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Lack of Marketability and Lack of Control Discount Rates. What are the typical ranges of discounts for both of the discounts in markets tod

Discount For Lack Of Control & Marketability

Answers

Topic Expert
Tom Pai
Title: CFO consultant
Company: Sunstone Group
(CFO consultant, Sunstone Group) |

Discounts have to factor in all the specifics.
- How illiquid is the investment? As we've seen with Facebook, not being public does not mean there's no liquidity. Also how near a planned exit (such as IPO or sale of the company) matters.

- A minority share does not mean absolute no control. Preferred shares often have very strong control mechanisms despite holding a minority interest on a fully diluted basis.

The valuation reports I've seen over the years will provide discounts of up to 80%. But they typically range from 20% - 50%. As you can see there really is no "typical".

You really should consult valuation professionals to help you determine this. They have very specific methodologies and metrics based on codified standards to answer such questions.

One additional point I'd like to point out is that smaller discounts for marketability and control does NOT necessarily work in the interest of company management and employees of who hold common shares and options. One advantage of large discounts is that they tend to push down the fair value of the common stock and options. This means option grant strike prices can be lower.

There are many variables and tradeoffs to what is the best equity structure for a company.

Topic Expert
Jim Timmins
Title: Managing Director
Company: Teknos Associates
(Managing Director, Teknos Associates) |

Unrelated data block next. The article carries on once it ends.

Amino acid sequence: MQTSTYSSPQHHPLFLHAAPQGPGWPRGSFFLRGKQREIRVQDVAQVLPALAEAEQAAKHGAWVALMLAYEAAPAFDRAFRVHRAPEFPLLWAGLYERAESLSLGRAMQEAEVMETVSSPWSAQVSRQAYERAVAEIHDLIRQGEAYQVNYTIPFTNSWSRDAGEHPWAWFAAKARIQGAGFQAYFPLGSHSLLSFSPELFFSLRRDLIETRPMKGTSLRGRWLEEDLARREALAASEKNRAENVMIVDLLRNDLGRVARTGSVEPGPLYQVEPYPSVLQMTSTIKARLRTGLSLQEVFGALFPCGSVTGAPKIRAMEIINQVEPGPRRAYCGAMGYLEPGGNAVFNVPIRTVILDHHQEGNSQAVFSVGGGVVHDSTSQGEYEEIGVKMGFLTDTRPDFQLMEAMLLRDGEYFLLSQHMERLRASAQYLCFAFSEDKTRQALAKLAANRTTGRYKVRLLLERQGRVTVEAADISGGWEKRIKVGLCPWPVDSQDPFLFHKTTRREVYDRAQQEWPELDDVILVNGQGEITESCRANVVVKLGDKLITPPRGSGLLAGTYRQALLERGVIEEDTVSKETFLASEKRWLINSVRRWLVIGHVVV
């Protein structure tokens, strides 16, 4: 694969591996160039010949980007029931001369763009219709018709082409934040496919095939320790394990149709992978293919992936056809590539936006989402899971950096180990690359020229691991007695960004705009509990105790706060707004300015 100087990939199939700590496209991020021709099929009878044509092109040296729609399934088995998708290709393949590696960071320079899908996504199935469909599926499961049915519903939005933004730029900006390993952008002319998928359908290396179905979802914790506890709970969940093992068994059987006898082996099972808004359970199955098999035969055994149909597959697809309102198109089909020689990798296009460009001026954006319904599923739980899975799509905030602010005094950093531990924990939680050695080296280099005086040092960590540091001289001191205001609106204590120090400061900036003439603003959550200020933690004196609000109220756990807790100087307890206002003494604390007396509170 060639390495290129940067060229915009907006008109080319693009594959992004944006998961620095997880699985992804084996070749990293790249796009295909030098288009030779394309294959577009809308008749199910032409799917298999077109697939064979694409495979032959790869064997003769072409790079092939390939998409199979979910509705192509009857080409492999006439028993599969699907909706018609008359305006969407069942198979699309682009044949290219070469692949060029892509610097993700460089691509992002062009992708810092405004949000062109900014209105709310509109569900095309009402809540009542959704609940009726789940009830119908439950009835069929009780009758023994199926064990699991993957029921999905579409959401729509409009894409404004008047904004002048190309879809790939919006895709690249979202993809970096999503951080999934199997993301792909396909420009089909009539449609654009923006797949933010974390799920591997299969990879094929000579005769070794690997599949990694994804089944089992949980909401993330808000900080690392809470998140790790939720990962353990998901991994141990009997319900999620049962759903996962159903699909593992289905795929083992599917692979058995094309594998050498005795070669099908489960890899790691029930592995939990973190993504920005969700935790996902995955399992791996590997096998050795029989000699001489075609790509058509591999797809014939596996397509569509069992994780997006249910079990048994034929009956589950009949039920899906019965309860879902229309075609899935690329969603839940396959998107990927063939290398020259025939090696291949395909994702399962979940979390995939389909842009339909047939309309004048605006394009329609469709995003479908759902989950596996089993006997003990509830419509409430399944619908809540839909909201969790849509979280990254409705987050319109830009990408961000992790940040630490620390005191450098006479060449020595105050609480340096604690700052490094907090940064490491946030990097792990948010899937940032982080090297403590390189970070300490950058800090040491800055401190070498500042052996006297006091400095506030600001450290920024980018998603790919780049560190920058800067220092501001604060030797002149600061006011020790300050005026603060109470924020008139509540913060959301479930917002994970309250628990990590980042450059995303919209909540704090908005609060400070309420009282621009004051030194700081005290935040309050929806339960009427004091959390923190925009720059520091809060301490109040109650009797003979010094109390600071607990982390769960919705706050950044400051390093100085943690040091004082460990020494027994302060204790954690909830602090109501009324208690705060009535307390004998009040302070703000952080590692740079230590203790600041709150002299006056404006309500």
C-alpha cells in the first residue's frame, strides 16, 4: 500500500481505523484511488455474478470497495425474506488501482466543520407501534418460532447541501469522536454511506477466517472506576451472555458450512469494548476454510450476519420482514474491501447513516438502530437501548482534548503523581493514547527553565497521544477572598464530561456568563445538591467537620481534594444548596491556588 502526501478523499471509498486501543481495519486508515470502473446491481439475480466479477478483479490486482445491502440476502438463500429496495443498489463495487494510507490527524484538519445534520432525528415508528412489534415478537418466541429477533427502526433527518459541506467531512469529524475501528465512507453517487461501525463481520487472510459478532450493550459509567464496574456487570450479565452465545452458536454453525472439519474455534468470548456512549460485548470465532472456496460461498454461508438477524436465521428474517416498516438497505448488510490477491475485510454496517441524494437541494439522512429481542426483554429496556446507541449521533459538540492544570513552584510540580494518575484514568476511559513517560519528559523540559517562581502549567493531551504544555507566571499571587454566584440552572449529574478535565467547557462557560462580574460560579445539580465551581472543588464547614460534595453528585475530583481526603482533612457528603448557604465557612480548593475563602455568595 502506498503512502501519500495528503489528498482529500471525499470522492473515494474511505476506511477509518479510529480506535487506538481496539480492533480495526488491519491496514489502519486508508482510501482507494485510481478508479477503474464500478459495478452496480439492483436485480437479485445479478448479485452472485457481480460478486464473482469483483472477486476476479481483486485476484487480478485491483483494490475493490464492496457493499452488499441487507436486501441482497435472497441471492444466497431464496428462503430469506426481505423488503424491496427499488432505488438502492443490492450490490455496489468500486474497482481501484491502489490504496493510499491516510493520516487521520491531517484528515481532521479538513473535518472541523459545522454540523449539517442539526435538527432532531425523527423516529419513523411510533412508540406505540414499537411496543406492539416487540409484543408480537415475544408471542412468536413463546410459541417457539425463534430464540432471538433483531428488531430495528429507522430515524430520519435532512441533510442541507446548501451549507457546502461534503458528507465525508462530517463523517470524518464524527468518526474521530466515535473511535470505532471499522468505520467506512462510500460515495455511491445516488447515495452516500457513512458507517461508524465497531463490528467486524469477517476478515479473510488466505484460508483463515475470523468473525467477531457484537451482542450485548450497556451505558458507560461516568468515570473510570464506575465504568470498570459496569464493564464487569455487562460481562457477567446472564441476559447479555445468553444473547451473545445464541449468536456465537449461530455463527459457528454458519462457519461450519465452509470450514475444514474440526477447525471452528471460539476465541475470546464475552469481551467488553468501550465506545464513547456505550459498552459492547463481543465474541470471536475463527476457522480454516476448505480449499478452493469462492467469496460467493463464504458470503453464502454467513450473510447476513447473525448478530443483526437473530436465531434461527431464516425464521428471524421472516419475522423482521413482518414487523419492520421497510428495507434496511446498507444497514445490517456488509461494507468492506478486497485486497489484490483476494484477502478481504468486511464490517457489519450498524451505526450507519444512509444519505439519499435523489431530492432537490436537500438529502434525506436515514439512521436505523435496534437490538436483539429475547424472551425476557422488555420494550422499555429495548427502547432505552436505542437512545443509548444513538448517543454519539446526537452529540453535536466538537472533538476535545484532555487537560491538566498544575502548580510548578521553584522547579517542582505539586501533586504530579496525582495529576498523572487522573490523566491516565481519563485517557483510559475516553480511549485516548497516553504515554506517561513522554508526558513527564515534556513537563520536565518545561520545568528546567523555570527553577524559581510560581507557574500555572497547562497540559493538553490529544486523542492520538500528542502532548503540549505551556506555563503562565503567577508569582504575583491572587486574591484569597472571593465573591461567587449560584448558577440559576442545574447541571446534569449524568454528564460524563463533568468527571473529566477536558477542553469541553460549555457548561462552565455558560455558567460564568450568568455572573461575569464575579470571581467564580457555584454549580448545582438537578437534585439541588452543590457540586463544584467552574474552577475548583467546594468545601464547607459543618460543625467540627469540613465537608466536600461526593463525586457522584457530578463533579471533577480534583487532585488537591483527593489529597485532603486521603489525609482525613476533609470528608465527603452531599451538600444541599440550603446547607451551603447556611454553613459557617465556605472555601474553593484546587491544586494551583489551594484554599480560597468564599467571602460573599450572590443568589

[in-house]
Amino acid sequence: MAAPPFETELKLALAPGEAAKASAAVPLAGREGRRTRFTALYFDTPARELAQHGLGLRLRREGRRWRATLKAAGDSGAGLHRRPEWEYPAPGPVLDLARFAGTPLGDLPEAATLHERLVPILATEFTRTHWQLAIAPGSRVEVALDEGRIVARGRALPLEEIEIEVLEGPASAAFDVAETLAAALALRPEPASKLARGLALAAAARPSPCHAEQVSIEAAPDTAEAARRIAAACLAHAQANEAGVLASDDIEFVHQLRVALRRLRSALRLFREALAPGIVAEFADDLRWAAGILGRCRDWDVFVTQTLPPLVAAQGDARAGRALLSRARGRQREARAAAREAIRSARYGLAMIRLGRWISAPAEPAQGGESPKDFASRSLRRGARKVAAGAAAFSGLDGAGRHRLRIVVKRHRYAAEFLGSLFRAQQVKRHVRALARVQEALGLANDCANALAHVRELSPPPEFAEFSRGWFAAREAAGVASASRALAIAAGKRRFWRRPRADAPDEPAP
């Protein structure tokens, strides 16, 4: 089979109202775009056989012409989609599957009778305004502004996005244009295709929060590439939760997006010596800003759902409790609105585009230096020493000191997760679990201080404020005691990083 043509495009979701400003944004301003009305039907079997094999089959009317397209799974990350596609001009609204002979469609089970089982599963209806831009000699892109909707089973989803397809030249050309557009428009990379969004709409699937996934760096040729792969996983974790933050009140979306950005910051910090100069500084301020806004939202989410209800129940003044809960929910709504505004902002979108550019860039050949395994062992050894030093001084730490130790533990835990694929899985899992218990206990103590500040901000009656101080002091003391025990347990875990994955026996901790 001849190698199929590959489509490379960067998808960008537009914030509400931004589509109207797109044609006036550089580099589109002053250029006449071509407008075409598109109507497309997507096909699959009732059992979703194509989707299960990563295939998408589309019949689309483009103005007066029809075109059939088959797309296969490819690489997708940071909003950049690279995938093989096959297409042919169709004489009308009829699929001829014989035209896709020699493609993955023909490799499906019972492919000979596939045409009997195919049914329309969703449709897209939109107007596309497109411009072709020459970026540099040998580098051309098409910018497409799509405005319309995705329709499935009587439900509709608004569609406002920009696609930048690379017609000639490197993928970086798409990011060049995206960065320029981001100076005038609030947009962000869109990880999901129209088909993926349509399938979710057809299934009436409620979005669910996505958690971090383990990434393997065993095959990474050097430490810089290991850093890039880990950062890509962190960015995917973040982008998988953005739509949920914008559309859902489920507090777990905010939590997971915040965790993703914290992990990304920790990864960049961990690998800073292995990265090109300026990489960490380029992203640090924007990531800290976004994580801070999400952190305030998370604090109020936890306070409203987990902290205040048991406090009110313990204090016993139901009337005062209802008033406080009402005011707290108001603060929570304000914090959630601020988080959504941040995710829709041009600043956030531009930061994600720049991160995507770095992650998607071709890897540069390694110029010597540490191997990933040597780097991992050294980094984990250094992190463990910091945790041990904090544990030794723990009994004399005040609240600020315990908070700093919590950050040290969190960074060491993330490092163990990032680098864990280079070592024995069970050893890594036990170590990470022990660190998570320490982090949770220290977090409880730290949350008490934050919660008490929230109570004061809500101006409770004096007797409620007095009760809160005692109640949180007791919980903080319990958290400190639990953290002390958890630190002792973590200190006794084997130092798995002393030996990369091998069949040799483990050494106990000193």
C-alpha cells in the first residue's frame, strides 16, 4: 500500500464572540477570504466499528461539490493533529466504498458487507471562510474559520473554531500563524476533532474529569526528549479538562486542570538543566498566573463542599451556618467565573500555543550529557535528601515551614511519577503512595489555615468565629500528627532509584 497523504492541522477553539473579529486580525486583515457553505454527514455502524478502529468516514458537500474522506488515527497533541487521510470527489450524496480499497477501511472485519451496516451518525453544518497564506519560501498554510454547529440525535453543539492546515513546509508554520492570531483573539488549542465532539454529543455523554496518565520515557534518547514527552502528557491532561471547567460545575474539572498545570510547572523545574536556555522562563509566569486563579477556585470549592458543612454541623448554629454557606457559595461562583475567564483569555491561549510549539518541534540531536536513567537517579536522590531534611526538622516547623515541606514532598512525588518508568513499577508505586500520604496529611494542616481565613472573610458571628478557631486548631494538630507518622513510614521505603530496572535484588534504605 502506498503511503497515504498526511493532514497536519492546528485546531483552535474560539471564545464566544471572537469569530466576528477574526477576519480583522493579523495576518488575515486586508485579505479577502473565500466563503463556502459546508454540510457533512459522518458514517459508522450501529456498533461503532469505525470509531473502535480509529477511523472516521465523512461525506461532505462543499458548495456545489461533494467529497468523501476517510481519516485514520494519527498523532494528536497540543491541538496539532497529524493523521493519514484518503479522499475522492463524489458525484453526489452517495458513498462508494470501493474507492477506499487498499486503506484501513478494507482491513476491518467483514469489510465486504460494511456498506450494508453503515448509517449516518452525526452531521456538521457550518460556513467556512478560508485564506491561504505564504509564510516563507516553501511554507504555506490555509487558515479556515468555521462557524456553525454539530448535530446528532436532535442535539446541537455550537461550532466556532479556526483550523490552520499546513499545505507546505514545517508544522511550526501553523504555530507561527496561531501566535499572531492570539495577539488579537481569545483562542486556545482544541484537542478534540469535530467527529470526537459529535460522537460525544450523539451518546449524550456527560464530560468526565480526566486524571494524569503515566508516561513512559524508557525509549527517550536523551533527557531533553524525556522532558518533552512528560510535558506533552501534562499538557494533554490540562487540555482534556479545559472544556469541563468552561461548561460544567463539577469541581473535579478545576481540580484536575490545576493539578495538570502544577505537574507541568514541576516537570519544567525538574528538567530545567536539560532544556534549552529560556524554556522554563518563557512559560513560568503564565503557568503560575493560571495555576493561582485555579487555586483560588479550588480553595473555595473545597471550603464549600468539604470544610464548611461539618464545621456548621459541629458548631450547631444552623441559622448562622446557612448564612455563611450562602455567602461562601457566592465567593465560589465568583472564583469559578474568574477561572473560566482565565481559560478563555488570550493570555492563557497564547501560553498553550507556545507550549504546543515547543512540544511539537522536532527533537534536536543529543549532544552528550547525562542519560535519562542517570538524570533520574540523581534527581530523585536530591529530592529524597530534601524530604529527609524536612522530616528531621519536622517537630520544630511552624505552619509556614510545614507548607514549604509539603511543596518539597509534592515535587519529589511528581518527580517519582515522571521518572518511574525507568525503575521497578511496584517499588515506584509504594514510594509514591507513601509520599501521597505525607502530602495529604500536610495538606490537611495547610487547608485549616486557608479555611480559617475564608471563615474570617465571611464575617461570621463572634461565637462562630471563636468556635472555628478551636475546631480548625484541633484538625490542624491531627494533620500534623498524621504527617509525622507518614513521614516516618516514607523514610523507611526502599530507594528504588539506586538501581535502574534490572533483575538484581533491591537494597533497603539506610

Tom is correct, there are specific methodologies which have been devised to calculate the discount for lack of marketability (DLOM) or discount for lack of control(DLOC)that is appropriate to a particular company at a particular time. These methodologies have been developed in response to oversight by: the IRS, enforcing tax regulation, and the SEC and audit firms, enforcing accounting standards.

What is considered "acceptable" varies with circumstances (e.g. a large DLOM is more appropriate to an early stage company than to one preparing for an IPO) and depending on the regulator looking over a valuation report (e.g. the IRS accepts DLOCs, but generally the SEC does not). So, discounts really vary depending on each company's situation.

As Tom said, it's best to consult with a valuation professional -- who knows the methods for computing an appropriate discount, who has access to the regulatory standards, and who has experience with audit firm practices -- to pull it altogether in a valuation report which will survive review.

Topic Expert
Henry Schumann
Title: Manager FP&A
Company: Allscripts
(Manager FP&A, Allscripts) |

I sat through a presentation given by a valuation expert a couple of weeks ago. He indicated that his DLOC range has been 22-28% and his DLOM range has been 26-29% on recent engagements.

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